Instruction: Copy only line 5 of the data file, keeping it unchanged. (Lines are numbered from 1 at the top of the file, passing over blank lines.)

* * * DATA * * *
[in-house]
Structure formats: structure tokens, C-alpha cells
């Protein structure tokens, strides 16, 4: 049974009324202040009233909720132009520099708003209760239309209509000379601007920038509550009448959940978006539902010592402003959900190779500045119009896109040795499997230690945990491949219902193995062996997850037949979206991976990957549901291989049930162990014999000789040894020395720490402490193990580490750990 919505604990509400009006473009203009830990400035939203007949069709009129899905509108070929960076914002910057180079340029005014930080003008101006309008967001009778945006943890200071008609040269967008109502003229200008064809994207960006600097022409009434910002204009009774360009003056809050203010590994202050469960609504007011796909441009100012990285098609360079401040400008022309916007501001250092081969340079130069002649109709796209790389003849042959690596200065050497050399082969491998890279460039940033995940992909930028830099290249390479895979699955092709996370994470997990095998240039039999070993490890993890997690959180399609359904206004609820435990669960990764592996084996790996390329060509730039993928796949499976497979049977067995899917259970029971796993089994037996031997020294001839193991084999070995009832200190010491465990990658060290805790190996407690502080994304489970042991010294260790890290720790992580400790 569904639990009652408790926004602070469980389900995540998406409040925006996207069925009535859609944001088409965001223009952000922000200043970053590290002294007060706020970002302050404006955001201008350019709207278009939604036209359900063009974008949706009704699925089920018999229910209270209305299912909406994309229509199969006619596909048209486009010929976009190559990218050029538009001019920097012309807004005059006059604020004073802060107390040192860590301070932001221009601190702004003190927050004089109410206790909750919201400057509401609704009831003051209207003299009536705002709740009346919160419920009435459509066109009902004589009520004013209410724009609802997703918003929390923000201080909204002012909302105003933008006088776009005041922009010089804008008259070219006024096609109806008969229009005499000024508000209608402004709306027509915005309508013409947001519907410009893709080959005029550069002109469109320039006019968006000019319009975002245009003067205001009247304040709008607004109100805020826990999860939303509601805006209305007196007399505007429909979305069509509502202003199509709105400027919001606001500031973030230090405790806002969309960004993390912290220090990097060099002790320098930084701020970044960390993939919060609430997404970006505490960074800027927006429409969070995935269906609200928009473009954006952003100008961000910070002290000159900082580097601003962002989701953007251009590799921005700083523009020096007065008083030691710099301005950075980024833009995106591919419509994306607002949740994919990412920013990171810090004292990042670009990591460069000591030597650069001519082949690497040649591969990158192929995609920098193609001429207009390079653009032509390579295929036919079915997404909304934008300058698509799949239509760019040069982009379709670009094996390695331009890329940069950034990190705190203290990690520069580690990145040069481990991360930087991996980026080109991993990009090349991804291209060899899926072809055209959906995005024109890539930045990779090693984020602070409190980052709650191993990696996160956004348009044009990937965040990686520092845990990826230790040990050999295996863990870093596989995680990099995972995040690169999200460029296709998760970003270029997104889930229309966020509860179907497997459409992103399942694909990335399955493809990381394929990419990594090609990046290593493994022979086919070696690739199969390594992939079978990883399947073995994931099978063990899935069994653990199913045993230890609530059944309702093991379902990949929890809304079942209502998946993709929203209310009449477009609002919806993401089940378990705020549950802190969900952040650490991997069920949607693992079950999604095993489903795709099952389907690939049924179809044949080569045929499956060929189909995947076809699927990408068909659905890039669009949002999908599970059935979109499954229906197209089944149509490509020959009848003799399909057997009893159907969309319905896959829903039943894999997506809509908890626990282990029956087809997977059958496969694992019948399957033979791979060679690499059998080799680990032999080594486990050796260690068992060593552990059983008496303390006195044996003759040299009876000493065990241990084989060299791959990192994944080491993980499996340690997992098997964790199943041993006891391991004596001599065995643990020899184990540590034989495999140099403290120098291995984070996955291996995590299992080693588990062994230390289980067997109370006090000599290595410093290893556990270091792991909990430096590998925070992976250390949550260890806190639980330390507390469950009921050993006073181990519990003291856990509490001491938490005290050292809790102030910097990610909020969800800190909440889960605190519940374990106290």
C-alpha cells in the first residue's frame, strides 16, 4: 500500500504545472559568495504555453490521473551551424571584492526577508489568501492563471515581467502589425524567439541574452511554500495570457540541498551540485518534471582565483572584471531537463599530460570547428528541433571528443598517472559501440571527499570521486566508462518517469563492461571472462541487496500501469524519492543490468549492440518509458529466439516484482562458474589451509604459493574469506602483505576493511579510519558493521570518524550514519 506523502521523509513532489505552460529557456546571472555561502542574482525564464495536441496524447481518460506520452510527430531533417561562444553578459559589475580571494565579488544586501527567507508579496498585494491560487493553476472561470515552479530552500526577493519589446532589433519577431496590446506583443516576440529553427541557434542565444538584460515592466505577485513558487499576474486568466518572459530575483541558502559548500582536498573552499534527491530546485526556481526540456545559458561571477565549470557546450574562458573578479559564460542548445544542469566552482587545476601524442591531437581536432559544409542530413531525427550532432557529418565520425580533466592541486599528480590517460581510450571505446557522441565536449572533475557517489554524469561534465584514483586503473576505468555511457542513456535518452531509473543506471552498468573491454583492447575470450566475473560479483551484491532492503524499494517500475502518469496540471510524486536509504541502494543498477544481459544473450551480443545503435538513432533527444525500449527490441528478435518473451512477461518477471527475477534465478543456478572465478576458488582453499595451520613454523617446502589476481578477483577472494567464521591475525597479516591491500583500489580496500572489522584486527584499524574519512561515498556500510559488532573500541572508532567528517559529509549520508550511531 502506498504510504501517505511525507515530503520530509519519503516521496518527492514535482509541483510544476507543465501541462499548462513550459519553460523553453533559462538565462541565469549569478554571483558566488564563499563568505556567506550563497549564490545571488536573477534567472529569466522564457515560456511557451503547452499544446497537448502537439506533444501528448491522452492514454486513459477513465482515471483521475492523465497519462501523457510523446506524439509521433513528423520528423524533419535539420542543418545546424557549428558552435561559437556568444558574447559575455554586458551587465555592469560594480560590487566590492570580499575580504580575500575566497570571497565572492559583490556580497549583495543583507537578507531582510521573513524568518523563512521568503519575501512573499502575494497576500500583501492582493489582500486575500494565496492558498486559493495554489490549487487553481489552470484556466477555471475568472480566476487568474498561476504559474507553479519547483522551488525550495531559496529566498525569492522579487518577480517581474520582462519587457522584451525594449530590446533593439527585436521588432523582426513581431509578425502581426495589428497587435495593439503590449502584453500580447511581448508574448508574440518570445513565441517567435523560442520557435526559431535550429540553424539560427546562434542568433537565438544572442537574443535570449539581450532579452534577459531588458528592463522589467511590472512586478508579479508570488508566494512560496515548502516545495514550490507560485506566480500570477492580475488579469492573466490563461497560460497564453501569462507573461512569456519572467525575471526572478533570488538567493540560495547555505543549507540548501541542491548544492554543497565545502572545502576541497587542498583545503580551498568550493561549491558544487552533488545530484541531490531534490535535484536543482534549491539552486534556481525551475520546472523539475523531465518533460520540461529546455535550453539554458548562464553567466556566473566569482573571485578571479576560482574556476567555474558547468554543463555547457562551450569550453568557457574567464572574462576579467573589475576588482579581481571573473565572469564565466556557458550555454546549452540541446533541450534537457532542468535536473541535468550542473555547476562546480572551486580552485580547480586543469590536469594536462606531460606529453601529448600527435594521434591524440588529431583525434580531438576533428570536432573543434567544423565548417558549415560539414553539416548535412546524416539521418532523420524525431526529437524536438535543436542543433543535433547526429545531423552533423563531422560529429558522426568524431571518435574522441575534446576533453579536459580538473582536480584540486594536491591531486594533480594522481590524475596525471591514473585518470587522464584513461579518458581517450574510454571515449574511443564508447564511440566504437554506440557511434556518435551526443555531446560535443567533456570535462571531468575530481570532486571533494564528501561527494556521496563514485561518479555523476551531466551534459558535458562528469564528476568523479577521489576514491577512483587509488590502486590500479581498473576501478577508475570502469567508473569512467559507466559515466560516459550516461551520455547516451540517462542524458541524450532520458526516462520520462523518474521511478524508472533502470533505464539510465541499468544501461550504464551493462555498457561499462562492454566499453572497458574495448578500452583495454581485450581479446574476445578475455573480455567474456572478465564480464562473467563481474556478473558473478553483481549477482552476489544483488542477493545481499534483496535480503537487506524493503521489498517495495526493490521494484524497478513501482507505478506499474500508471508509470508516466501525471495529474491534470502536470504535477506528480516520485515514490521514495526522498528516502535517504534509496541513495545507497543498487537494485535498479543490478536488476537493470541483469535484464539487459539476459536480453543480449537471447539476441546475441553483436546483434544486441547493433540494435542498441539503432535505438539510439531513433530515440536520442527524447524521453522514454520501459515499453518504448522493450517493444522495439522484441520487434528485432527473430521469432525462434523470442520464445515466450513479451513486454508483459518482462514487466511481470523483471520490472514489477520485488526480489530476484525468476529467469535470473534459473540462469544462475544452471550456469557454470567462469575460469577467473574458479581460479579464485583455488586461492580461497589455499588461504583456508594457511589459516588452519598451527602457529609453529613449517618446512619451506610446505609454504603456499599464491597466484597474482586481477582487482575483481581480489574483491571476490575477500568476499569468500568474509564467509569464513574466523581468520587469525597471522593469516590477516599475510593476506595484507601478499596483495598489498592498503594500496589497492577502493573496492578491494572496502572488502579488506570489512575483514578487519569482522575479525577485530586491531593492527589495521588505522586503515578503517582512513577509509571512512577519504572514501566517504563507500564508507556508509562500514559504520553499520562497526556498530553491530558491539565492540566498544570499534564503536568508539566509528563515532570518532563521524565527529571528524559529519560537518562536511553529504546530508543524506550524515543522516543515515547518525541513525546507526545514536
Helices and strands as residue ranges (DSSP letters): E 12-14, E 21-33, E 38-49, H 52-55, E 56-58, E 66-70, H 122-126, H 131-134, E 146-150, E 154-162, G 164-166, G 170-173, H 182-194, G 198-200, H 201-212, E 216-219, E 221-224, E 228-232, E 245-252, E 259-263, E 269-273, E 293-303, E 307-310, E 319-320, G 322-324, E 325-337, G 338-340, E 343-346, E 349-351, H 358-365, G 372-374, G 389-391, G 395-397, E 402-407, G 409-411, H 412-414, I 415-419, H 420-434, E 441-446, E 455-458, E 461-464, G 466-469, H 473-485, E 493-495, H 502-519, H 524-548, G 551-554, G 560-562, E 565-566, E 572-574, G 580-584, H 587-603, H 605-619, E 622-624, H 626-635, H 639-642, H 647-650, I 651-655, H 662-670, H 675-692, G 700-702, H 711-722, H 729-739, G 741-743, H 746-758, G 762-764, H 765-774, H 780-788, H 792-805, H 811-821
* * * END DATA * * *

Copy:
Helices and strands as residue ranges (DSSP letters): E 12-14, E 21-33, E 38-49, H 52-55, E 56-58, E 66-70, H 122-126, H 131-134, E 146-150, E 154-162, G 164-166, G 170-173, H 182-194, G 198-200, H 201-212, E 216-219, E 221-224, E 228-232, E 245-252, E 259-263, E 269-273, E 293-303, E 307-310, E 319-320, G 322-324, E 325-337, G 338-340, E 343-346, E 349-351, H 358-365, G 372-374, G 389-391, G 395-397, E 402-407, G 409-411, H 412-414, I 415-419, H 420-434, E 441-446, E 455-458, E 461-464, G 466-469, H 473-485, E 493-495, H 502-519, H 524-548, G 551-554, G 560-562, E 565-566, E 572-574, G 580-584, H 587-603, H 605-619, E 622-624, H 626-635, H 639-642, H 647-650, I 651-655, H 662-670, H 675-692, G 700-702, H 711-722, H 729-739, G 741-743, H 746-758, G 762-764, H 765-774, H 780-788, H 792-805, H 811-821